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As we know we have these kinds of trip:

bus trip

flight

cruise

which we could use the preposition "on" for each one. For example:

What did you do on the cruise?

Did you have good time on the flight?

We have another kind of trip that is "drive" .I want to know if I could use "on" for " drive" as well. For example, can I say?:

on the drive

We had a great time on our drive to Mexico.

  • 1
    For your "good time" and "great time" examples, specifically, I myself would use "during." But "on our drive" is fine, too, if you're talking about "Oh, we saw the funniest thing on our drive down to Mexico." – Teacher KSHuang Feb 6 '17 at 12:11
  • @TeacherKSHuang - Sure, you could use during, but I'd probably use on. (To the OP): Absolutely you can say those things. – J.R. Feb 6 '17 at 15:48
3

Yes. This is a prepositional phrase and used in everyday speech. "On the drive" means during the journey and is valid grammar.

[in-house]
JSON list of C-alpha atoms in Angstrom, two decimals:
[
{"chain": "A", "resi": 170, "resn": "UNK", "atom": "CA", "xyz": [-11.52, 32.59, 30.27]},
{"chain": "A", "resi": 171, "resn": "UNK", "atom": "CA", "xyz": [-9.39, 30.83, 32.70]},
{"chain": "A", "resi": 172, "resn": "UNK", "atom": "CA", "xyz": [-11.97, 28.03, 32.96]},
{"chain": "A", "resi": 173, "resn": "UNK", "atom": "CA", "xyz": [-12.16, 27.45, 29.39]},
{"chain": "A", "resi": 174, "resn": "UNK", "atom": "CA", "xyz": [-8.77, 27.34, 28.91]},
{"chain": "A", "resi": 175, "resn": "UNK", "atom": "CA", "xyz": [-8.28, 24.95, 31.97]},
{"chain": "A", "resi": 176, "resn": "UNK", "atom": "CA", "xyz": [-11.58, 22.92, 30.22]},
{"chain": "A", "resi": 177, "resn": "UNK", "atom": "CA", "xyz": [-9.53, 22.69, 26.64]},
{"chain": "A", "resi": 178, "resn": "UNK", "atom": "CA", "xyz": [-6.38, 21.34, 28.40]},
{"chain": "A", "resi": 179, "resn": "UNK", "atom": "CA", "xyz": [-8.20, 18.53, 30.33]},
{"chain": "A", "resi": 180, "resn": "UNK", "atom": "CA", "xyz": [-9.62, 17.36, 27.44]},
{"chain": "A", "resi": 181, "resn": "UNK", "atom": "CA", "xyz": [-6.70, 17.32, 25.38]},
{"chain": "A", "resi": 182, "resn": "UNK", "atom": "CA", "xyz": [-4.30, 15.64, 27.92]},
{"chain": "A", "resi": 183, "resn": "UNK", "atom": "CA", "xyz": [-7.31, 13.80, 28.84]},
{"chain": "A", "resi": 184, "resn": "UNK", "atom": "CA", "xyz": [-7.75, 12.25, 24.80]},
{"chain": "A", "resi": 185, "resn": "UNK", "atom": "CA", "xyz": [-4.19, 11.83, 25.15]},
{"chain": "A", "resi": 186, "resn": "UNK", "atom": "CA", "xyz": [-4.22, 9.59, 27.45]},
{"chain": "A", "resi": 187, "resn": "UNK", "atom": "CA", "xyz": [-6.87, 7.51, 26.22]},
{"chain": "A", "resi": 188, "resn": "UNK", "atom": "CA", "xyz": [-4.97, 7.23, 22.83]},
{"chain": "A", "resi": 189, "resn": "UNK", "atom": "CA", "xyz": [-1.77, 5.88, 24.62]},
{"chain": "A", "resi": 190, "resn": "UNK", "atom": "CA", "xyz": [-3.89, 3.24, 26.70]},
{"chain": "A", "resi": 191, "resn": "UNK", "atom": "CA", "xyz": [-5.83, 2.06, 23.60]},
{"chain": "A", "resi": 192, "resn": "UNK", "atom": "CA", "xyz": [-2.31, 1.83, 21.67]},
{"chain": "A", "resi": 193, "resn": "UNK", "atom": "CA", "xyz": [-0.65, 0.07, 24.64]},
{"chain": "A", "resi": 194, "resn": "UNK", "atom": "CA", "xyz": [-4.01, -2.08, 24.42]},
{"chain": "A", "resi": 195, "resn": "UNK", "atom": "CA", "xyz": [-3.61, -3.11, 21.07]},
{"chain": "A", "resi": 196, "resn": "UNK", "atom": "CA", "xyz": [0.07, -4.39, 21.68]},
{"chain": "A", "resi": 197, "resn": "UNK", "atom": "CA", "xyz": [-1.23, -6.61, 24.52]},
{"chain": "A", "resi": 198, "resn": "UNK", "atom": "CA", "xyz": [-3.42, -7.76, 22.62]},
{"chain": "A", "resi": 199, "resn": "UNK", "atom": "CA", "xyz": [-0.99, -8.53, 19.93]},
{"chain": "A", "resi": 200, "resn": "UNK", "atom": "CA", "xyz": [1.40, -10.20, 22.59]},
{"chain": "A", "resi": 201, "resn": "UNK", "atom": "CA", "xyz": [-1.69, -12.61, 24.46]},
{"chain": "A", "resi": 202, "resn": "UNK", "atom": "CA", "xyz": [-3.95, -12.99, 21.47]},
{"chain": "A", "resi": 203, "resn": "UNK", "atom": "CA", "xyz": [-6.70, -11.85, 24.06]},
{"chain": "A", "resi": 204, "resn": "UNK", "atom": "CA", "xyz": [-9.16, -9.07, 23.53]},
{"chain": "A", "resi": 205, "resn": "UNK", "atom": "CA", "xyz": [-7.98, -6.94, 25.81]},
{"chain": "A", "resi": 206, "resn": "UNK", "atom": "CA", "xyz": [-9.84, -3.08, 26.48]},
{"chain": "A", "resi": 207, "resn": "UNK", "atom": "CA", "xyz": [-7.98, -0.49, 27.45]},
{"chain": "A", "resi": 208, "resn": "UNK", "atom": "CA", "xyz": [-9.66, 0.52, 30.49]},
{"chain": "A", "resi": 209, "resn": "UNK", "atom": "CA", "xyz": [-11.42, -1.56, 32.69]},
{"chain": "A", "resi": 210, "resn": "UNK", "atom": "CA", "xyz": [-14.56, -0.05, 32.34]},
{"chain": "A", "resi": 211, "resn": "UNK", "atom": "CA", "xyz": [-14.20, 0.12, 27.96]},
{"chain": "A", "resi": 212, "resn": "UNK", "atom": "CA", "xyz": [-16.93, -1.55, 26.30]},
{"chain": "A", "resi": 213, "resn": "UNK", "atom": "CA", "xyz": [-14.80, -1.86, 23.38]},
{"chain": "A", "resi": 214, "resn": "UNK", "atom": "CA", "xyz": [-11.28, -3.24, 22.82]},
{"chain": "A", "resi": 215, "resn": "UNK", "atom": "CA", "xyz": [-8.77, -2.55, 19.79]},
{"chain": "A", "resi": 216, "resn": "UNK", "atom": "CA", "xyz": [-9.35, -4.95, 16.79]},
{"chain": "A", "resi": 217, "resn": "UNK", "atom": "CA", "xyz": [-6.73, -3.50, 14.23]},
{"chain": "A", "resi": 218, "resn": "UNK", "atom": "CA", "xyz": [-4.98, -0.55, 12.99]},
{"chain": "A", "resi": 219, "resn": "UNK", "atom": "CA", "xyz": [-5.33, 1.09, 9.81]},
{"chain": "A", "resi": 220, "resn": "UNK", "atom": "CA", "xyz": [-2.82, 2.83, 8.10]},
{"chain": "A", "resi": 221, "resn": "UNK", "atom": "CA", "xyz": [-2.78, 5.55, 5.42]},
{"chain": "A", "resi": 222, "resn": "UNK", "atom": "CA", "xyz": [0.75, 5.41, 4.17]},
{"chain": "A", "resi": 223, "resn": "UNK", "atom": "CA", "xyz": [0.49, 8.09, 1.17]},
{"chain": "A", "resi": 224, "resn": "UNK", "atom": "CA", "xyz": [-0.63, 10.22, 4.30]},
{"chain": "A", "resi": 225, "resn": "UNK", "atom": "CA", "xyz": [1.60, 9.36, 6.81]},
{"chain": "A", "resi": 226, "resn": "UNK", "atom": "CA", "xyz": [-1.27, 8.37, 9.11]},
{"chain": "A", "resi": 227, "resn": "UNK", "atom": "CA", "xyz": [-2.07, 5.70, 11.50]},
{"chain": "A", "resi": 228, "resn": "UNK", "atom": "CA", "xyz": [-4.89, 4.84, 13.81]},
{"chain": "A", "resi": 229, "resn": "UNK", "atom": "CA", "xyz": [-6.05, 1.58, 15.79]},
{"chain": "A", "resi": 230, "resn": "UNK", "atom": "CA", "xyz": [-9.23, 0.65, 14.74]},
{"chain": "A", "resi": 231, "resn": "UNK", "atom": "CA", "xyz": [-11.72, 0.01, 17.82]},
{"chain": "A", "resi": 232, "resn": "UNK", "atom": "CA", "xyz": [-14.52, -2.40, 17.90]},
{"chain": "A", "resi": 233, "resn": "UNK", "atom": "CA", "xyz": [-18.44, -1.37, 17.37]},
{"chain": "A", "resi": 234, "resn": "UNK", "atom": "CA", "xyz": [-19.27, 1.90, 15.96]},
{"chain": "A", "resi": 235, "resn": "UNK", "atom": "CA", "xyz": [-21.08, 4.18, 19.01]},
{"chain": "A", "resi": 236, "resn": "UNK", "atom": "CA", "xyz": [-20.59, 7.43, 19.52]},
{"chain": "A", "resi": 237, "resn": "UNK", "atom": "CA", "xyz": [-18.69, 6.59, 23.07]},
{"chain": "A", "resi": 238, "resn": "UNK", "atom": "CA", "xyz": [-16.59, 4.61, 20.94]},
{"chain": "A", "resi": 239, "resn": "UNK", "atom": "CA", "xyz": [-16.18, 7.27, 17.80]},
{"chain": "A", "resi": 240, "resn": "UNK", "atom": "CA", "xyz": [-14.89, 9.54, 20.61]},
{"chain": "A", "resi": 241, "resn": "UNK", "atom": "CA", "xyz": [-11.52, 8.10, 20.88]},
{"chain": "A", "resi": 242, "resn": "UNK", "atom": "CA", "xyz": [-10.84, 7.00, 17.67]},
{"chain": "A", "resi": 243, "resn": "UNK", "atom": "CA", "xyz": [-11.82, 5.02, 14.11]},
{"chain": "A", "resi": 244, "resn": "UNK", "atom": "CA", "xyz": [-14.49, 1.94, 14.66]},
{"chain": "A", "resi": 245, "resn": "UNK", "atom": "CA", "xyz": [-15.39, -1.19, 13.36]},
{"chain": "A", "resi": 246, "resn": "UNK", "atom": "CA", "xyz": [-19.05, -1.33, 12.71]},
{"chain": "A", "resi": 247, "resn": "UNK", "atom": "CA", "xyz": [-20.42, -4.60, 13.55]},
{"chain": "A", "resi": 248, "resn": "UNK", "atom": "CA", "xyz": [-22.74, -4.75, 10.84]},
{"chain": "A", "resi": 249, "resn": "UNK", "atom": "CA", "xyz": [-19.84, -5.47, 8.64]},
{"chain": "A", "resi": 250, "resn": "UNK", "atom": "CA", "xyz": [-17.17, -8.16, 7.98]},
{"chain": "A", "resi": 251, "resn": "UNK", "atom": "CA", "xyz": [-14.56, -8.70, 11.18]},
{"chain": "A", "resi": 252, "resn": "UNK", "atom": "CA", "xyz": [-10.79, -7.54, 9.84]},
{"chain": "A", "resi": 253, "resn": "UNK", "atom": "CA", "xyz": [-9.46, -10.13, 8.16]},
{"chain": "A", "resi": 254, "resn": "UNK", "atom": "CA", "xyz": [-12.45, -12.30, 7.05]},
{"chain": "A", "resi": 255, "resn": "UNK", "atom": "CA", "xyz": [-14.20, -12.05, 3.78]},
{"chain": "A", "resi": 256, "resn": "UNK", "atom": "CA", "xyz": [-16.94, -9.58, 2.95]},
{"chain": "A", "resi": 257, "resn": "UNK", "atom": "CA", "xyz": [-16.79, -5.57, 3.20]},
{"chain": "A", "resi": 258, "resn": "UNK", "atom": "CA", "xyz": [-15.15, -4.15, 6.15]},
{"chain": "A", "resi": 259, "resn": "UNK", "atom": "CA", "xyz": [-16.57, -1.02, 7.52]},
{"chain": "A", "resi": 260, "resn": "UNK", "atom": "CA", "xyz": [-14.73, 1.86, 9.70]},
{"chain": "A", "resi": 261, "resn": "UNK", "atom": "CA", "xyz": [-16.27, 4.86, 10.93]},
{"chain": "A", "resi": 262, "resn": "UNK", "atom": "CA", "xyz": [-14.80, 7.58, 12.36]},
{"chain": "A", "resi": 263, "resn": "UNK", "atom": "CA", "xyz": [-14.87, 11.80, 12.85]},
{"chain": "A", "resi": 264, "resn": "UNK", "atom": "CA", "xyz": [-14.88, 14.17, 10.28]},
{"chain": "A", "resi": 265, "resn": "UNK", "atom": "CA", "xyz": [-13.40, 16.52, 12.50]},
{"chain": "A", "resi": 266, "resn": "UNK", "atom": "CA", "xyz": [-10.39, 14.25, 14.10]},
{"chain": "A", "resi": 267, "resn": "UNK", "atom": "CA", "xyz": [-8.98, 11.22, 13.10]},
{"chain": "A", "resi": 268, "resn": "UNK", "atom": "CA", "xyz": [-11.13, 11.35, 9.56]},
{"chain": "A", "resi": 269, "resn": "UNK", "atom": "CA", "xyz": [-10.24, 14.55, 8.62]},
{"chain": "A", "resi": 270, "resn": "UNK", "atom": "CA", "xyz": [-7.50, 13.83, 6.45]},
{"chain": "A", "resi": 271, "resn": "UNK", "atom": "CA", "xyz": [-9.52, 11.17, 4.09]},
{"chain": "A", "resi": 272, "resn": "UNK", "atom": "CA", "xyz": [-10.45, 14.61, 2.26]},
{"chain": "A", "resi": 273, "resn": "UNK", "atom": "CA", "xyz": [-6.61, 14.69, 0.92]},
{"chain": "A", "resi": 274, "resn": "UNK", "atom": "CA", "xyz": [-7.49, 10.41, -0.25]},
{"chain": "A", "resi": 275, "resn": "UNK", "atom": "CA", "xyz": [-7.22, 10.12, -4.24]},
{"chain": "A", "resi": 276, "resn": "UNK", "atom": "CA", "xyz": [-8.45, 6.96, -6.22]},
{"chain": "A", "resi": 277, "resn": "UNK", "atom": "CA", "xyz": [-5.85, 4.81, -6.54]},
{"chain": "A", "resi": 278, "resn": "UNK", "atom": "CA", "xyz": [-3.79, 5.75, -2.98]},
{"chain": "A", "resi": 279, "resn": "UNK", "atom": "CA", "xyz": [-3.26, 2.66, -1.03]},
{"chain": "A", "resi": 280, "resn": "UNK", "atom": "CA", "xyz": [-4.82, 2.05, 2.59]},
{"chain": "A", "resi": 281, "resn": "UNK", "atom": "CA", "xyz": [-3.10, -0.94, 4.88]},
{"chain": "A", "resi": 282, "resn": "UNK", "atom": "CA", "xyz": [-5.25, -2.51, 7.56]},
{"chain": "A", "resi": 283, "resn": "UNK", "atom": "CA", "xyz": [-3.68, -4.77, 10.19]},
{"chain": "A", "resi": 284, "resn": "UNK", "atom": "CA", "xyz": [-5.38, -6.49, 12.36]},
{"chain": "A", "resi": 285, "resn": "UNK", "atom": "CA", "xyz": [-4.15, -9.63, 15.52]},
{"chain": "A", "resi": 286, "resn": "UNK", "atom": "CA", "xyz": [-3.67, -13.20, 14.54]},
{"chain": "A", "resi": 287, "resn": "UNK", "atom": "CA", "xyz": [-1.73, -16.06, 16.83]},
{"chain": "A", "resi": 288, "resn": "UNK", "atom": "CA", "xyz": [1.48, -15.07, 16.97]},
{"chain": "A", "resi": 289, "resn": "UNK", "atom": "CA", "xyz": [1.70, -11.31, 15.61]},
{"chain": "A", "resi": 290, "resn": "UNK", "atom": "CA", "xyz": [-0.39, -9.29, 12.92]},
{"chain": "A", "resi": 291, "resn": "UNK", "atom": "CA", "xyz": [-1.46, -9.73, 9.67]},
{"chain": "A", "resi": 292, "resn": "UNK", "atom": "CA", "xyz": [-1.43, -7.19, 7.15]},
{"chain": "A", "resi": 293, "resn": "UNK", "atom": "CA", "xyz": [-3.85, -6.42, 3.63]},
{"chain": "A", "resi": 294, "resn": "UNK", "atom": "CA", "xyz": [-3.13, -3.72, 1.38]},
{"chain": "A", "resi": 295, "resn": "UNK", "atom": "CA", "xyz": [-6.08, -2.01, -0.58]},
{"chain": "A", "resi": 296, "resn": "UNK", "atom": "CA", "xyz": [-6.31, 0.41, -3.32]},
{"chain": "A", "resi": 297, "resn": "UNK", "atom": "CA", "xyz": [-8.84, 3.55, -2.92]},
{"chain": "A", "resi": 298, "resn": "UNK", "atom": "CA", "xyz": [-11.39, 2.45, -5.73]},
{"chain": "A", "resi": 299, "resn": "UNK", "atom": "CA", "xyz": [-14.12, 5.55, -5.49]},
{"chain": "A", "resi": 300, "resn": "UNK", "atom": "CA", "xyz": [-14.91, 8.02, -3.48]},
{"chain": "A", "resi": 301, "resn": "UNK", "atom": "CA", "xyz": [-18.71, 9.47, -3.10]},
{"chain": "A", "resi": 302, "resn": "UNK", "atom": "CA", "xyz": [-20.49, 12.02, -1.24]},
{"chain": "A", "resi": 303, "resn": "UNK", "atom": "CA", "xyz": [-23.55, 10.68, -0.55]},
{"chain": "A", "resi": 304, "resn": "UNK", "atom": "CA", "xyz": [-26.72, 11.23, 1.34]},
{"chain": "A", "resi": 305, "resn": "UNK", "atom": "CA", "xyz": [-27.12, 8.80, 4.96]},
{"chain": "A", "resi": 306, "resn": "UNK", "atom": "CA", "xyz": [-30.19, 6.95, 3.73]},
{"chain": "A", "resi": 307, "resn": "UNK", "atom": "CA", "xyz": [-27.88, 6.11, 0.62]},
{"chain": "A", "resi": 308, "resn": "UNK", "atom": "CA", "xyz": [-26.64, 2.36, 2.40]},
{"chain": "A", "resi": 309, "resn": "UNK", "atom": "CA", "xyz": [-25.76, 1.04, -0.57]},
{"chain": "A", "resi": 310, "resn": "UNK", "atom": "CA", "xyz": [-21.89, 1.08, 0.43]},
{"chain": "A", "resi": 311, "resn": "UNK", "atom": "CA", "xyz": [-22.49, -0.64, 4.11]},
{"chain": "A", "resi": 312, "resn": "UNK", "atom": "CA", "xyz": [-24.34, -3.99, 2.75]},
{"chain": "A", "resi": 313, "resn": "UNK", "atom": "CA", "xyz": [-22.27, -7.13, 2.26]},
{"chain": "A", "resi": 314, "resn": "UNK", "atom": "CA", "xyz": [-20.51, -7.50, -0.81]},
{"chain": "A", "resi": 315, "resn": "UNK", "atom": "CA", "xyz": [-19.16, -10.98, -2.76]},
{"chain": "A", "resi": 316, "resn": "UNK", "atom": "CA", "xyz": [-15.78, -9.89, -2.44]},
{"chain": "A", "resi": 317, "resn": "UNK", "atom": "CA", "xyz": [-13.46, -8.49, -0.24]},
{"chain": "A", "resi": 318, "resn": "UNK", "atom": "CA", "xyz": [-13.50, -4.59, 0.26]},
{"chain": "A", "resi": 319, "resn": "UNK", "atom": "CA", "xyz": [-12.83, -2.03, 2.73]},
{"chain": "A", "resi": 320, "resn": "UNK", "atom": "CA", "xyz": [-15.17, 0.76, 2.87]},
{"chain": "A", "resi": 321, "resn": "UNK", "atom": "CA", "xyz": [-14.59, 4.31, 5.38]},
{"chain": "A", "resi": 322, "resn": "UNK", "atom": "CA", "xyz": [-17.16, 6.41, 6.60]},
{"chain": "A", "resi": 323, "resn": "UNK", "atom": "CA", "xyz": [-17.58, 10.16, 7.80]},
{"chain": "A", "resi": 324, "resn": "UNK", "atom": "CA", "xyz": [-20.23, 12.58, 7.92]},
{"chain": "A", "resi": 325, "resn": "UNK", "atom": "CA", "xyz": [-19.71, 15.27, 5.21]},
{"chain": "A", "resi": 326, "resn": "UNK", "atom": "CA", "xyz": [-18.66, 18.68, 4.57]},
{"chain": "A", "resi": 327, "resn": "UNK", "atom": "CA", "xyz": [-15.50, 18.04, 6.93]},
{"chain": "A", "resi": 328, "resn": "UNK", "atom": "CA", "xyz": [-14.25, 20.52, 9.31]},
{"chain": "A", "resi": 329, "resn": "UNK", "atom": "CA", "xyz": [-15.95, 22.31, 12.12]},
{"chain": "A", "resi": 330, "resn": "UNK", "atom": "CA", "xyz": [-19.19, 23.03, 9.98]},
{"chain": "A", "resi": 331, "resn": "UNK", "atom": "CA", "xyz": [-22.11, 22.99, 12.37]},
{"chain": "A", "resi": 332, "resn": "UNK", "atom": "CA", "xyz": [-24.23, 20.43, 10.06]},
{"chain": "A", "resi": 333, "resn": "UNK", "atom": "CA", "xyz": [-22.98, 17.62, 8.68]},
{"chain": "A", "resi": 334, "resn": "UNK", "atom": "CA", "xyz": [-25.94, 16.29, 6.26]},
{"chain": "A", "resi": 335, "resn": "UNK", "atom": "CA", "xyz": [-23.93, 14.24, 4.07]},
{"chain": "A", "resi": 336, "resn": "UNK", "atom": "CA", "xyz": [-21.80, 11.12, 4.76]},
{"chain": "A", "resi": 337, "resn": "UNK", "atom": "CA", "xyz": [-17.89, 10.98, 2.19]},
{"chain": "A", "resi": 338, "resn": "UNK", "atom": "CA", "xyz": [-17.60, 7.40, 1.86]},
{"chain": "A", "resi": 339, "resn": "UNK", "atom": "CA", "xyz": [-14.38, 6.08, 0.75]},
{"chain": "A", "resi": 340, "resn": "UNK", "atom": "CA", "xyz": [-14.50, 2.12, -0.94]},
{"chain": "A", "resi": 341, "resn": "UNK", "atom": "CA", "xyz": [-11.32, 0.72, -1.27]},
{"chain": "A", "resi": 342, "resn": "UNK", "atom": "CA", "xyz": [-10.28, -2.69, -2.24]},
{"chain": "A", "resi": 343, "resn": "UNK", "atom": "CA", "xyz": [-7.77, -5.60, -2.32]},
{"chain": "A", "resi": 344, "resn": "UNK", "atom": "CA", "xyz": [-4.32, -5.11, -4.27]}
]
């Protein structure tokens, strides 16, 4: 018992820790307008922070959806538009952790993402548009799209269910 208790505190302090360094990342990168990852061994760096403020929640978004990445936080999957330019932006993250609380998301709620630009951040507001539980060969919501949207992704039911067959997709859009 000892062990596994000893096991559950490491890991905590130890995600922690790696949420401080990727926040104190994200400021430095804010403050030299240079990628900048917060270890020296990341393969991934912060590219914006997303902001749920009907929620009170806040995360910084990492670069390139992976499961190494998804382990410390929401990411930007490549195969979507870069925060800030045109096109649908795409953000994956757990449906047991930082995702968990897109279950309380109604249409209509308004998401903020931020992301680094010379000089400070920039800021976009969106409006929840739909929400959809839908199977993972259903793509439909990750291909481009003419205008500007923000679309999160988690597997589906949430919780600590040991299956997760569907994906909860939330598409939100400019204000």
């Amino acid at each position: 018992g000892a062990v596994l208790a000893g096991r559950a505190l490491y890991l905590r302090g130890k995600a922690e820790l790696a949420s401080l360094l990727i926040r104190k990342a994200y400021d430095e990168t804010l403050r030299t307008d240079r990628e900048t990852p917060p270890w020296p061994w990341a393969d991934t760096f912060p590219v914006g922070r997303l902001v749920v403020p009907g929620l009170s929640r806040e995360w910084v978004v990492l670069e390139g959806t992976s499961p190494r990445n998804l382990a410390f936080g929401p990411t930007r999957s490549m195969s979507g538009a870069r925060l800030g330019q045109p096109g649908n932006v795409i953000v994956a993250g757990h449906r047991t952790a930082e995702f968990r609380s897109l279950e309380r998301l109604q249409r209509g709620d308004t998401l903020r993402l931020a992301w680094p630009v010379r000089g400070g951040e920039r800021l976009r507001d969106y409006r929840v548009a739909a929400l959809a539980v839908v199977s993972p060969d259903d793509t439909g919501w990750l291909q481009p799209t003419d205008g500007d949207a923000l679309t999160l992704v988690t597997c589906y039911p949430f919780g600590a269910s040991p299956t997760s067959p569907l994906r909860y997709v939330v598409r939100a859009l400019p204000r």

• Can yo give me reference. Book, website or anything.Because I didn't find it anywhere. – Reza Feb 6 '17 at 19:22
  • @Reza: I can't say I expect there even is a reference, as this is mostly English idiom. If you look at the usage of the two words discussed here, on and during, on is usually used for position, such as "the magazine is on the table" and during is used for time periods such as "I found myself dozing off during the meeting". It is for these uses that a reference would be used. Those more commonplace examples aside, native speakers would typically in casual conversation use on when referring to a trip they took. It doesn't make sense when looked at from rules or word meaning. – Nathan Young Feb 6 '17 at 22:27

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